SECTION X: STORM SEWER REVENUE FUND
The funds received from the collection of the Stormwater Management Fee authorized by this Ordinance shall be deposited into a Storm Sewer Revenue Fund, a fund and account hereby created and dedicated to the operation, administration, maintenance, repair and improvement of the Storm Sewer System and compliance with associated regulatory requirements.
New Sewickley Township is completing the first project as part of its MS4 Permit Pollutant Reduction Plan requirements. The improvements being completed at Green Valley Park will improve the water quality of Brush Creek as well as help control the runoff in the park. The Township is currently installing 16 new storm sewer inlets and approximately 2,100 linear feet of new storm sewer conveyance pipe. This additional infrastructure will capture the stormwater runoff and better convey it to Brush Creek. Additionally, the improvements include construction of a new rain garden, including a Focal Point system. This new rain garden will control the discharge of the stormwater throughout the park by detaining it for a longer period of time. Additionally, the Focal Point is a Biofiltration System that filters the stormwater through its designed media, removing pollutants that are within the stormwater, improving the overall water quality that reaches Brush Creek.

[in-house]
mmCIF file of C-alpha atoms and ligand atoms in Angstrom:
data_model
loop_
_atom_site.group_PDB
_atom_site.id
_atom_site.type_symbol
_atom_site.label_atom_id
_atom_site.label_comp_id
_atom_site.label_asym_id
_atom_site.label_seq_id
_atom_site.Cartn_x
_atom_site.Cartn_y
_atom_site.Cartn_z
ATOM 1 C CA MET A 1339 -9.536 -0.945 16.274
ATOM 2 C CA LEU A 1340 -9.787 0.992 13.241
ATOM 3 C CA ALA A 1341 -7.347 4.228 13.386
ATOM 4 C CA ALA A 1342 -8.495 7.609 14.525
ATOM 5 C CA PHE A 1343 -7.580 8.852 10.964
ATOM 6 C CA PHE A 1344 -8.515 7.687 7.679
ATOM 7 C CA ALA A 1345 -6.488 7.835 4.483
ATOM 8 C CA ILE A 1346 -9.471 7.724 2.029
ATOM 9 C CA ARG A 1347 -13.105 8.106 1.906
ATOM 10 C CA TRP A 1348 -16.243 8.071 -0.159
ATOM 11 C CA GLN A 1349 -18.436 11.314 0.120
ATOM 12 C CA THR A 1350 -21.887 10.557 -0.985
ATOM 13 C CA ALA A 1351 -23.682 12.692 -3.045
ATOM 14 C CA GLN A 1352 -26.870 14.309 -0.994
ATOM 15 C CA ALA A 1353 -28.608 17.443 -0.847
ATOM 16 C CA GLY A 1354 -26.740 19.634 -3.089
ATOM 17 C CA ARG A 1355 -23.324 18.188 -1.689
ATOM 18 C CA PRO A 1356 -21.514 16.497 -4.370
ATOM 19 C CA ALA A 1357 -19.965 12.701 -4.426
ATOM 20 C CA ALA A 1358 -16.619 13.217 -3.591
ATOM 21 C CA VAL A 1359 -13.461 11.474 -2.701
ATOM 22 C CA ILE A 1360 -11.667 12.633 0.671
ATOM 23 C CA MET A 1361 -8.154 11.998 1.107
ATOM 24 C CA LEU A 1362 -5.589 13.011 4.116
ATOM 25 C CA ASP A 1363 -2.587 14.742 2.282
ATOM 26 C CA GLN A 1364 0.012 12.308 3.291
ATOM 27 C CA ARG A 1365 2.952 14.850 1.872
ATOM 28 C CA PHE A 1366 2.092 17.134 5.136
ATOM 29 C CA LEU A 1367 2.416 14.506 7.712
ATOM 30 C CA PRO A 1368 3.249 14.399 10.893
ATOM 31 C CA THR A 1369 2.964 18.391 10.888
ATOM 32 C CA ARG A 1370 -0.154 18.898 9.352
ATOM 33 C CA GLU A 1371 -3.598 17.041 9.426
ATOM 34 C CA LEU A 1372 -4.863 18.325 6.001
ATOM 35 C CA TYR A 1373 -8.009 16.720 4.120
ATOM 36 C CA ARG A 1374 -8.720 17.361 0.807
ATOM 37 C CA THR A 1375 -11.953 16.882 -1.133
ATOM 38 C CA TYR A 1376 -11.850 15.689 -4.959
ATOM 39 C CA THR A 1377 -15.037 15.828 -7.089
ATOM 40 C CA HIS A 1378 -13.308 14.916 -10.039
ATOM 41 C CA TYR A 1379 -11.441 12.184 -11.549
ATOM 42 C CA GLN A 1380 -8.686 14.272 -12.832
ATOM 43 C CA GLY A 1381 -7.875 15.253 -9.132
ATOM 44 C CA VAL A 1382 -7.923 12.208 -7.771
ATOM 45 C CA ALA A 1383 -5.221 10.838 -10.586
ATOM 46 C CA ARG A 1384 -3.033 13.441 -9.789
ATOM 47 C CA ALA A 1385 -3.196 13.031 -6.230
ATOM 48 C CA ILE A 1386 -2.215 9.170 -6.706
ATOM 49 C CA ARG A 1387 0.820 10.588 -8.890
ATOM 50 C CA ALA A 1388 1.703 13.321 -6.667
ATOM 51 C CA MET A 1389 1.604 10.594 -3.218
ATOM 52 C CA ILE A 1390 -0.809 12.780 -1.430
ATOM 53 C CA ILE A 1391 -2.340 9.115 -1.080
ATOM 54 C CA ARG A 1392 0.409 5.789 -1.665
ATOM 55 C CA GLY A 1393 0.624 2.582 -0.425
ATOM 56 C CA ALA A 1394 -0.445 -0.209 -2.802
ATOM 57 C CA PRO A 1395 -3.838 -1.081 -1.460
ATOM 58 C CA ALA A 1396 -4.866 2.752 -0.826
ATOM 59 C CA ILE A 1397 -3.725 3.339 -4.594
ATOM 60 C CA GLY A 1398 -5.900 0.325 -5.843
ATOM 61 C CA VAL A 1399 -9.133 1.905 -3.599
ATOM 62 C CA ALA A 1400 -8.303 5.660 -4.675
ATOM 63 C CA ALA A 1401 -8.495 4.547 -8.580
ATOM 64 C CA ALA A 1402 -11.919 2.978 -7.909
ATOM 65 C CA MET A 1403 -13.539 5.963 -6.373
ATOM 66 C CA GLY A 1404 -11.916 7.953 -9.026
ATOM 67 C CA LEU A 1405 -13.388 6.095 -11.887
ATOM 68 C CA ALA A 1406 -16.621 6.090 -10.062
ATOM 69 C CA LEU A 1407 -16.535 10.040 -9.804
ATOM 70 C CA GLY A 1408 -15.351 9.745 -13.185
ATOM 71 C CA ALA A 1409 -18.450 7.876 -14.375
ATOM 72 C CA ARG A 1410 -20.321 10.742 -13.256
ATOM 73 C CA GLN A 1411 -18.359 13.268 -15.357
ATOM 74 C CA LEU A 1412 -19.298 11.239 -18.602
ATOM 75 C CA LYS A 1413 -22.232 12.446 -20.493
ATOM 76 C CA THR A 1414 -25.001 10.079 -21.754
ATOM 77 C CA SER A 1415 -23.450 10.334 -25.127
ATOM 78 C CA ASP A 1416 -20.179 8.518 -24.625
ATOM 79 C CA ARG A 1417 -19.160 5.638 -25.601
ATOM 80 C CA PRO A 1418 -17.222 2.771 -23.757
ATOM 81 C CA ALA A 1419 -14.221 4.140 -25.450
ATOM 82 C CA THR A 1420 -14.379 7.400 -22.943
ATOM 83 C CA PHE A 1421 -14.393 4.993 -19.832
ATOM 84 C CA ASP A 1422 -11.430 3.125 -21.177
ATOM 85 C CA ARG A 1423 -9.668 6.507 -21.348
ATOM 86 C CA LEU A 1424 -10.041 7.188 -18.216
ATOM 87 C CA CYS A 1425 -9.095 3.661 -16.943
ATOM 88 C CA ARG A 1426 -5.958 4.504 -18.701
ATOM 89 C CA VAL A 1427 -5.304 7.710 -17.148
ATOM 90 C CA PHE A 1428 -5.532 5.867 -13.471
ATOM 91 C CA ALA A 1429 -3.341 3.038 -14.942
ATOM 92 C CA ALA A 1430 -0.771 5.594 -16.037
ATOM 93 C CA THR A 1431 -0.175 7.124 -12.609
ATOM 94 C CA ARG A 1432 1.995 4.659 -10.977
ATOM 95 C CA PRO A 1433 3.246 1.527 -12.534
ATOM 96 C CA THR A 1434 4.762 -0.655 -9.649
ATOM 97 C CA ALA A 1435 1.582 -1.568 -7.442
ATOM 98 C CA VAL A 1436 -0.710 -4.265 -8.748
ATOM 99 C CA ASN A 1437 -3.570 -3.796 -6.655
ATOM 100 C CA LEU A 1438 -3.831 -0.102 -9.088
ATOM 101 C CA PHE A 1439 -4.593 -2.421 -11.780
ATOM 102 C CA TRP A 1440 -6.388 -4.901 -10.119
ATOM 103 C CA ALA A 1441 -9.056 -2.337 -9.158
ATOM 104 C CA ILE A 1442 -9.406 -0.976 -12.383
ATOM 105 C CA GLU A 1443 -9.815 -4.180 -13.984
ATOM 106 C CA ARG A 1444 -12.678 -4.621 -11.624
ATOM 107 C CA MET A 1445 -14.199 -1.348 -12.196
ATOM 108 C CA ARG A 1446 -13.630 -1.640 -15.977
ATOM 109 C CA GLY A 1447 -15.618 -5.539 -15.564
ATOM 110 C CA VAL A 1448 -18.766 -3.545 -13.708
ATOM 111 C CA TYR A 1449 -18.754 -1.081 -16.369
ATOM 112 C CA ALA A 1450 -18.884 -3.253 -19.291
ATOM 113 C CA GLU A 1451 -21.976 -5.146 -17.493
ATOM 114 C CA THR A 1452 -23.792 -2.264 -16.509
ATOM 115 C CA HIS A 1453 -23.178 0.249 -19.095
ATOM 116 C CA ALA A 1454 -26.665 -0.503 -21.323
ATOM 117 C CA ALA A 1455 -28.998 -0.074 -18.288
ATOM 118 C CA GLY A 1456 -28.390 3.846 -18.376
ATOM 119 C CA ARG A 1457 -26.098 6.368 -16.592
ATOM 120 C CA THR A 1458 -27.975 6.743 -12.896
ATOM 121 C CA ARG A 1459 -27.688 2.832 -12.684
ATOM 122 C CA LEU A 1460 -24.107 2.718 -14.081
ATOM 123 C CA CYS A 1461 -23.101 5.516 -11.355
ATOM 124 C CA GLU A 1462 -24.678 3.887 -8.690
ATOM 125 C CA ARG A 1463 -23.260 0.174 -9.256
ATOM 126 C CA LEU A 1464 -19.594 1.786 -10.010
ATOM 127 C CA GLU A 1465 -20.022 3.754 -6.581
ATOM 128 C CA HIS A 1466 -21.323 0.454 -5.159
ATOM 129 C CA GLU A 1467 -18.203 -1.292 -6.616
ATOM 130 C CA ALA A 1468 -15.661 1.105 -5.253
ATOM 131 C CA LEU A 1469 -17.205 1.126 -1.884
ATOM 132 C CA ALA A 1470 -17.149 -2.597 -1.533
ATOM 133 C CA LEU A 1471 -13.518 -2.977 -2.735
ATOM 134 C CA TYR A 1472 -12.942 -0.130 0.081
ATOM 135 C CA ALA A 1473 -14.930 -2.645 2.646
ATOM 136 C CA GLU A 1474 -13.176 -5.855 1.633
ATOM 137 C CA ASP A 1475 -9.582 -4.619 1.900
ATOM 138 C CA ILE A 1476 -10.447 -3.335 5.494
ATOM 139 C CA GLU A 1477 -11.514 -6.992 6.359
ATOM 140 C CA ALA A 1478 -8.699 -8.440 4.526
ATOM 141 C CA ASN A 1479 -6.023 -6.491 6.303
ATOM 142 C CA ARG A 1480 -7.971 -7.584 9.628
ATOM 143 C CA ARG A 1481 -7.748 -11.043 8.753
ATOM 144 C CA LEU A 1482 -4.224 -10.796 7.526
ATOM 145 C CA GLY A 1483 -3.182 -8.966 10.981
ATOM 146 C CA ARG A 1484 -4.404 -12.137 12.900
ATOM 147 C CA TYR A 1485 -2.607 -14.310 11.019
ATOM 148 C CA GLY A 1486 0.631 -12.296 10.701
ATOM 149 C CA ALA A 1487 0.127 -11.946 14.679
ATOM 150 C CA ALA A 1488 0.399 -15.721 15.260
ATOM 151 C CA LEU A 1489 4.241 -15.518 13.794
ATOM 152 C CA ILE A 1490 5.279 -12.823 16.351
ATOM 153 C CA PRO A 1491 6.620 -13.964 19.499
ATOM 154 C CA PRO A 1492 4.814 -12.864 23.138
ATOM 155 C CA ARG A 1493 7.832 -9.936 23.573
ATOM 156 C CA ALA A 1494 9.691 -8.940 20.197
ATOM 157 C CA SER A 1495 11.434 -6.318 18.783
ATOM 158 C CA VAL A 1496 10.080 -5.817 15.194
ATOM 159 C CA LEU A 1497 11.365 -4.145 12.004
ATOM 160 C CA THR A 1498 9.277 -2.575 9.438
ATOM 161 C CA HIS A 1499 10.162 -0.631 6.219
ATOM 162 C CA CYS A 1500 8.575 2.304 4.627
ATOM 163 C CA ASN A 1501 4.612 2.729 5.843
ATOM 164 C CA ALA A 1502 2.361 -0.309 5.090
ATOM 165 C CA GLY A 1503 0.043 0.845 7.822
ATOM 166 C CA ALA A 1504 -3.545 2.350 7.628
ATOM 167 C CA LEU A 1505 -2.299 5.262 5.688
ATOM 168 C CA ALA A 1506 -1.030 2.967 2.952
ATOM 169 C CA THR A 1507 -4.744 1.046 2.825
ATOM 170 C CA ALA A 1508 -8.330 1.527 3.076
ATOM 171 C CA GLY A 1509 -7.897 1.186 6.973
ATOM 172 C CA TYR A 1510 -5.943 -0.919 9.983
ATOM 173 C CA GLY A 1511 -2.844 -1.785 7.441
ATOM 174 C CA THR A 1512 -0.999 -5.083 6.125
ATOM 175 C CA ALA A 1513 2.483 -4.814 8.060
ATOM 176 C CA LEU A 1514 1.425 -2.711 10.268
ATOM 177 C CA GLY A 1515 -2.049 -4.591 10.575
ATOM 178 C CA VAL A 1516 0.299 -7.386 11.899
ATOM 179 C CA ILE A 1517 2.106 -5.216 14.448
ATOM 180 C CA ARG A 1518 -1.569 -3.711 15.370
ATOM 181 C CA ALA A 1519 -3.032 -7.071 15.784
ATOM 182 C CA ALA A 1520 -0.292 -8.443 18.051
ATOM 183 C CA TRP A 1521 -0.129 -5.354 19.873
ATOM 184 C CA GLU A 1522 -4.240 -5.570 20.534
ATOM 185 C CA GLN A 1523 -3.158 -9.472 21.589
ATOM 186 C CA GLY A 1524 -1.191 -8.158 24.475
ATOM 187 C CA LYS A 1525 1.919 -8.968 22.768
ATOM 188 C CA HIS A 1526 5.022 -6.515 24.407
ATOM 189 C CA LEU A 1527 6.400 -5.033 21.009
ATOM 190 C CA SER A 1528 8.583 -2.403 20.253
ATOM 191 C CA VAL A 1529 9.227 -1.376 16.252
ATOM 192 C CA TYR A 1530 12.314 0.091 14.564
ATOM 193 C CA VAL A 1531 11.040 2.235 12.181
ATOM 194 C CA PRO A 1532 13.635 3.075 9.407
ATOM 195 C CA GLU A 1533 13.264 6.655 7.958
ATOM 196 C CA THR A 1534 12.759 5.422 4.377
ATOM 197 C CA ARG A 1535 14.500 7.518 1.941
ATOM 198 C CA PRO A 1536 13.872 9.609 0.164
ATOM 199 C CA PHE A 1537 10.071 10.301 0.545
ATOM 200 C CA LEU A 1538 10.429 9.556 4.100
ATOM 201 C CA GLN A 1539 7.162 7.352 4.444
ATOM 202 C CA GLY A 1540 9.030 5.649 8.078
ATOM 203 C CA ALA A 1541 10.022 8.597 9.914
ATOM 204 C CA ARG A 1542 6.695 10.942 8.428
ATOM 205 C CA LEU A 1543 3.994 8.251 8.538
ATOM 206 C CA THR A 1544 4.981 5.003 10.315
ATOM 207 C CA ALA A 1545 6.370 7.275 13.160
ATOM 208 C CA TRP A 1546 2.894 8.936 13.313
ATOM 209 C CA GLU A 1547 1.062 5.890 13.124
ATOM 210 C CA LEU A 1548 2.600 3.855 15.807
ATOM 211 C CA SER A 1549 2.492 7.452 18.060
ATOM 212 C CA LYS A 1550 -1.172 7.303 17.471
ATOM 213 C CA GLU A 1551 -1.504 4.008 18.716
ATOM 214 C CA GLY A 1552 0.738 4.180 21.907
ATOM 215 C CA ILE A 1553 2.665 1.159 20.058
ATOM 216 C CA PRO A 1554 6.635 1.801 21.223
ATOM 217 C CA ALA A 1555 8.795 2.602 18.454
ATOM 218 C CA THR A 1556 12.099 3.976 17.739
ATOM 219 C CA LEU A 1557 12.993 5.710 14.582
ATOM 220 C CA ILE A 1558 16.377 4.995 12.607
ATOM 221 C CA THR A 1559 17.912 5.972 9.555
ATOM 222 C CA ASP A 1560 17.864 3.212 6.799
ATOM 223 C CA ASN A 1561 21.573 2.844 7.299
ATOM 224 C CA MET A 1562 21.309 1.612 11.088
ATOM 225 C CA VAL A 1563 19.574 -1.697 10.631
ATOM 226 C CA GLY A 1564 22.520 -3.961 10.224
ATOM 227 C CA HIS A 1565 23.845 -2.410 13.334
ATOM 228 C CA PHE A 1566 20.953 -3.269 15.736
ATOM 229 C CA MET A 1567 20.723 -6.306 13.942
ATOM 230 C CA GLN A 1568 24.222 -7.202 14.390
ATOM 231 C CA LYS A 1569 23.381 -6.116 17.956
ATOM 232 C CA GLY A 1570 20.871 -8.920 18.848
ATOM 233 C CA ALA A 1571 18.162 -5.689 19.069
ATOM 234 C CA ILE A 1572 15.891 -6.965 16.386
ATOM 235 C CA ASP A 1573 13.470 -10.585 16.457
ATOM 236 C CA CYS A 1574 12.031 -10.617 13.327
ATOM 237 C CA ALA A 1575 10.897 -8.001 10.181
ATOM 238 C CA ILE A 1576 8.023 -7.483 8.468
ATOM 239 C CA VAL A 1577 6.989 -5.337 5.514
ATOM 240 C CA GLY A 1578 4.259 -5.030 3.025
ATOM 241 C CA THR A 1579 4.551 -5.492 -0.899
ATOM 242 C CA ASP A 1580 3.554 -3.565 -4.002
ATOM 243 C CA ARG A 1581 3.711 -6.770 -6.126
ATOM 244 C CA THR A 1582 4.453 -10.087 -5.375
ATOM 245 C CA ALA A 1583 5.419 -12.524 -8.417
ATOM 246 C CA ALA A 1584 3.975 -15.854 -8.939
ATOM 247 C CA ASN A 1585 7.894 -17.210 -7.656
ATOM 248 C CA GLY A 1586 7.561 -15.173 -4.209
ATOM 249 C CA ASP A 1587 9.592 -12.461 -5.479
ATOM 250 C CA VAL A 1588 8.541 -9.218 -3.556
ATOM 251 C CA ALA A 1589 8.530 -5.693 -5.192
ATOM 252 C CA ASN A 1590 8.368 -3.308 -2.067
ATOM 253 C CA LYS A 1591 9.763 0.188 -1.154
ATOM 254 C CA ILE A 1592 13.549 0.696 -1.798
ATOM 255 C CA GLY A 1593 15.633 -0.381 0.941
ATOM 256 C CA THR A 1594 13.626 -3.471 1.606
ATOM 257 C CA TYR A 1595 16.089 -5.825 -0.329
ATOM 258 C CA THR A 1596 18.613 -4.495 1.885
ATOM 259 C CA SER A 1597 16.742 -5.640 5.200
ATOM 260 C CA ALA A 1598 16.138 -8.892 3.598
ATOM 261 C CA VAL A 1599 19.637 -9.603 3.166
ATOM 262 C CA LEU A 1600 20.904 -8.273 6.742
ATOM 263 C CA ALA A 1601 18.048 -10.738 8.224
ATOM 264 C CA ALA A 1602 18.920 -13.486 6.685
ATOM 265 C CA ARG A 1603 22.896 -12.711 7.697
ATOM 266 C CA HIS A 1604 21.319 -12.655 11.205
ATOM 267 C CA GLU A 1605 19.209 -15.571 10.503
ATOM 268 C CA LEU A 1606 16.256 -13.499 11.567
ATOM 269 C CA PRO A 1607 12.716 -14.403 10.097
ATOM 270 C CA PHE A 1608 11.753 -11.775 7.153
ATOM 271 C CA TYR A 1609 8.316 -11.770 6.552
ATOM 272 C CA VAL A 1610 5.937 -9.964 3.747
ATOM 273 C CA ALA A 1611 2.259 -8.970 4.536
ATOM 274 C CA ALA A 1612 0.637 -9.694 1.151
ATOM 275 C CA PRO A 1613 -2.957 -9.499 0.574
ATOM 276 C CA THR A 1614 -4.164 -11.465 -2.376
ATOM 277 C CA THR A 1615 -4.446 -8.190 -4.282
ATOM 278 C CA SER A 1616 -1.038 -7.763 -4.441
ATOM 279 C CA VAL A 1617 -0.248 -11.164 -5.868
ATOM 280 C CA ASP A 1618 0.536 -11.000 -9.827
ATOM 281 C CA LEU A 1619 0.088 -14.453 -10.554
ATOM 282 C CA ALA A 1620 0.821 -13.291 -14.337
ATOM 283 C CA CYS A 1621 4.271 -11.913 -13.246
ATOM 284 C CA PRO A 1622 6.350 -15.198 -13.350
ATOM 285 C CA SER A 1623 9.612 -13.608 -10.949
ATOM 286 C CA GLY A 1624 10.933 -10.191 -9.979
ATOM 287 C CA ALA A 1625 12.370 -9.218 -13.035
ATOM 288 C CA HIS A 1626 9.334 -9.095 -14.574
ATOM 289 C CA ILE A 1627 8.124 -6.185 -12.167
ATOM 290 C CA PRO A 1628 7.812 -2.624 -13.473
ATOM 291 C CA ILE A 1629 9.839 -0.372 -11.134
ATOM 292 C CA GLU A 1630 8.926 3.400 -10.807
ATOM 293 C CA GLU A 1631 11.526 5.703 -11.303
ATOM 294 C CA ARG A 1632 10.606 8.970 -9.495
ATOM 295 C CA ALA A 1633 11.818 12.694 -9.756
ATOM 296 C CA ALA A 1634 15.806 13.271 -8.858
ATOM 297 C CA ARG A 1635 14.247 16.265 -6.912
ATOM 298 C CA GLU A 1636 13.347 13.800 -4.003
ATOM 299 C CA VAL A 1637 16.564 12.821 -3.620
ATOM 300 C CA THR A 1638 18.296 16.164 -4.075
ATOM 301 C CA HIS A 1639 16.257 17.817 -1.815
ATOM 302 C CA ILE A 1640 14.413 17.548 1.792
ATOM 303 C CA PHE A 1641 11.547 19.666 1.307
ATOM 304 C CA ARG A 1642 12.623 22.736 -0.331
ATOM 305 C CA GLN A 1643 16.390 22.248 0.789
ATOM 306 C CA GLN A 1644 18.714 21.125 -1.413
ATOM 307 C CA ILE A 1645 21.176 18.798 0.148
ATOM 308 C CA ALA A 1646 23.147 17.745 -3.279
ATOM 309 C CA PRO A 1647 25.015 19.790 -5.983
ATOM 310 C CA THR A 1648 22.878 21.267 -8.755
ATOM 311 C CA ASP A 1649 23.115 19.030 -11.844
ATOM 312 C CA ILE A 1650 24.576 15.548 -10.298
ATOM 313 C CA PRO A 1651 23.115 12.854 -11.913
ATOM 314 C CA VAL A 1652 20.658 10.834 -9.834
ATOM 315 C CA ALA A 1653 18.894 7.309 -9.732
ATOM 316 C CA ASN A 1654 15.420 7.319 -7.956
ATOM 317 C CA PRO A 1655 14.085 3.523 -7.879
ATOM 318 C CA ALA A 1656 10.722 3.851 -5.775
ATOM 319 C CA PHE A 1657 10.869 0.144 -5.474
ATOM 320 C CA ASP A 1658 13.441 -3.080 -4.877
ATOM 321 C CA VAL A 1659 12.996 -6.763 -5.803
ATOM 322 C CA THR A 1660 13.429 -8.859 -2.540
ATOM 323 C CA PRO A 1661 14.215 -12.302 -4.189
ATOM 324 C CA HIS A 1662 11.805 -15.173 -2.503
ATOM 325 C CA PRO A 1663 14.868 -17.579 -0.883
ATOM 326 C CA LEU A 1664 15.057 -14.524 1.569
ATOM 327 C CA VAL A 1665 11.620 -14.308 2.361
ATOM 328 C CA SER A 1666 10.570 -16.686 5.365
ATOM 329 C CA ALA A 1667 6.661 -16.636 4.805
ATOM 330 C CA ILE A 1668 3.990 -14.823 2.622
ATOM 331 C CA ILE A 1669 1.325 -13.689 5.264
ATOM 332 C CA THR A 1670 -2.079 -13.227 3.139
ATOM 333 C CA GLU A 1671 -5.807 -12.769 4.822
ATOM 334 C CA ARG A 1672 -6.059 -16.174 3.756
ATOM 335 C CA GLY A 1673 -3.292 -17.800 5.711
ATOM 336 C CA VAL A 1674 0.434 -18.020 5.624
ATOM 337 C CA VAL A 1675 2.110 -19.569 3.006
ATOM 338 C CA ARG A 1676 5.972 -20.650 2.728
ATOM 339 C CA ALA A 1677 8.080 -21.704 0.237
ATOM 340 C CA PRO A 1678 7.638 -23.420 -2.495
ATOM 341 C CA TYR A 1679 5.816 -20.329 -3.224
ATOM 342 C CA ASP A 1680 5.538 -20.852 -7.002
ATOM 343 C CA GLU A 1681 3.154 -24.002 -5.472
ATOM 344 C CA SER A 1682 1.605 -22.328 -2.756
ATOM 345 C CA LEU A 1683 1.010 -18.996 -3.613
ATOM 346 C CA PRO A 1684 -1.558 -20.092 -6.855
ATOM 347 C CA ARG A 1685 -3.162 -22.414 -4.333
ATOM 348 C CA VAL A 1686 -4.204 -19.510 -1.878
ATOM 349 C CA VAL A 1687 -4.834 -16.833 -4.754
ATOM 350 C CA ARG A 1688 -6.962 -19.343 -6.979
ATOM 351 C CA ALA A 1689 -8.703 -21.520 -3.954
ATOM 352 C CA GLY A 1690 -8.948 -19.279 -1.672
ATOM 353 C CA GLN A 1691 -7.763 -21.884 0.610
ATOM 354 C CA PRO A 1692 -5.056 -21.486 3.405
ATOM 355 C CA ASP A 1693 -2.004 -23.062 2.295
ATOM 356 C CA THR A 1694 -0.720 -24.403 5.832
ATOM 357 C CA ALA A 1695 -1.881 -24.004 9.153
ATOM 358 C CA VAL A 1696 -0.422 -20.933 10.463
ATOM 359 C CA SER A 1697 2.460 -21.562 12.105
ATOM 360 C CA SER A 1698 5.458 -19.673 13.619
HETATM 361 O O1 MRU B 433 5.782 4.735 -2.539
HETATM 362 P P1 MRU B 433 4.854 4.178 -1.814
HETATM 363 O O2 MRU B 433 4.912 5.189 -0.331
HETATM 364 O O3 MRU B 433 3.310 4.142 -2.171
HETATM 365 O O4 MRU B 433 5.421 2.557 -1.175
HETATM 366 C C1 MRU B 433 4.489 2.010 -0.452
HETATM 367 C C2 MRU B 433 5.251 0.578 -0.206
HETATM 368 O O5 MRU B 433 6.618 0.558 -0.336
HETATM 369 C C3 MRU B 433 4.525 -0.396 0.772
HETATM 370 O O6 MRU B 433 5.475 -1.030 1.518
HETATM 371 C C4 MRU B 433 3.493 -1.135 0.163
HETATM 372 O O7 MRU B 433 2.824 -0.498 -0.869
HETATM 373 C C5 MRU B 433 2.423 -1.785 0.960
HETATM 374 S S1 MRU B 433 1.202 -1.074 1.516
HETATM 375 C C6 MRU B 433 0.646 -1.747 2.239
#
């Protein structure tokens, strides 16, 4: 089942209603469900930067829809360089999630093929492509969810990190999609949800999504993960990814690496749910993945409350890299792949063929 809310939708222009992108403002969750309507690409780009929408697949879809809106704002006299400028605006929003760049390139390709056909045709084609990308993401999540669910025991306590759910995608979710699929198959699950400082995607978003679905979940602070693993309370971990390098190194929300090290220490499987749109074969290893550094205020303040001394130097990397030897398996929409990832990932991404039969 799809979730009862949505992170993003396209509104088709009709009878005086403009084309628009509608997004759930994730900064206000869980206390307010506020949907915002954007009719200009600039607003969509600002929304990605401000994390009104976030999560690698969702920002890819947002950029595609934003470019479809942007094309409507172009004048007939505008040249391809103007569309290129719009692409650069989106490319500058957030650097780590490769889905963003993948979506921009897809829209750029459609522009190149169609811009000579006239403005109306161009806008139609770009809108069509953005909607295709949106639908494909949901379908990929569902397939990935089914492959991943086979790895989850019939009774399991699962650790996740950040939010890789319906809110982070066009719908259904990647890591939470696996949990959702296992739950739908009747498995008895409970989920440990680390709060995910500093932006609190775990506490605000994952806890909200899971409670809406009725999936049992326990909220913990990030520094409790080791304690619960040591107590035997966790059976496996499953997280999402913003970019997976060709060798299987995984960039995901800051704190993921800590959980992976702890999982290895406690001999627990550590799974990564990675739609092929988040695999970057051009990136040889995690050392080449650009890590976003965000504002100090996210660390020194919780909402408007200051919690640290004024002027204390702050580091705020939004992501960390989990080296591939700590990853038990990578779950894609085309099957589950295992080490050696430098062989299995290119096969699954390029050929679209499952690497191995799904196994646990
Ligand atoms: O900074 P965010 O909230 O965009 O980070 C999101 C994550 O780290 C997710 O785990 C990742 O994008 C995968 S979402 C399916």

The New Sewickley Township Board of Supervisors authorized the award of Contract No. 21-SW1 – 2021 Stormwater Improvements (Green Valley Park) to A. Liberoni, Inc. in the total amount of $330,114.25 at the December 6, 2021 Board of Supervisors Meeting.
The Township received a grant for up to $230,000 for this project through the Commonwealth of Pennsylvania. Thank you to State Senator Elder Vogel Jr. and State Representative Jim Marshall for their support for this project and our Township.
The Township Road Department completed slope stabilization and stormwater sewer improvements on Powell Road between Brush Creek Rd. and Mellon Rd. The improvements included installing multiple catch basins, creating end walls, and adding additional underground pipe crossings to reduce erosive surface flow and limit future road damage due to slides. This project was funded in part by the Commonwealth of Pennsylvania’s Dirt, Gravel, and Low Volume Road Maintenance Program and administered by the Beaver County Conservation District. Thank you to State Senator Elder Vogel Jr. and State Representative Jim Marshall for their continued support of this program.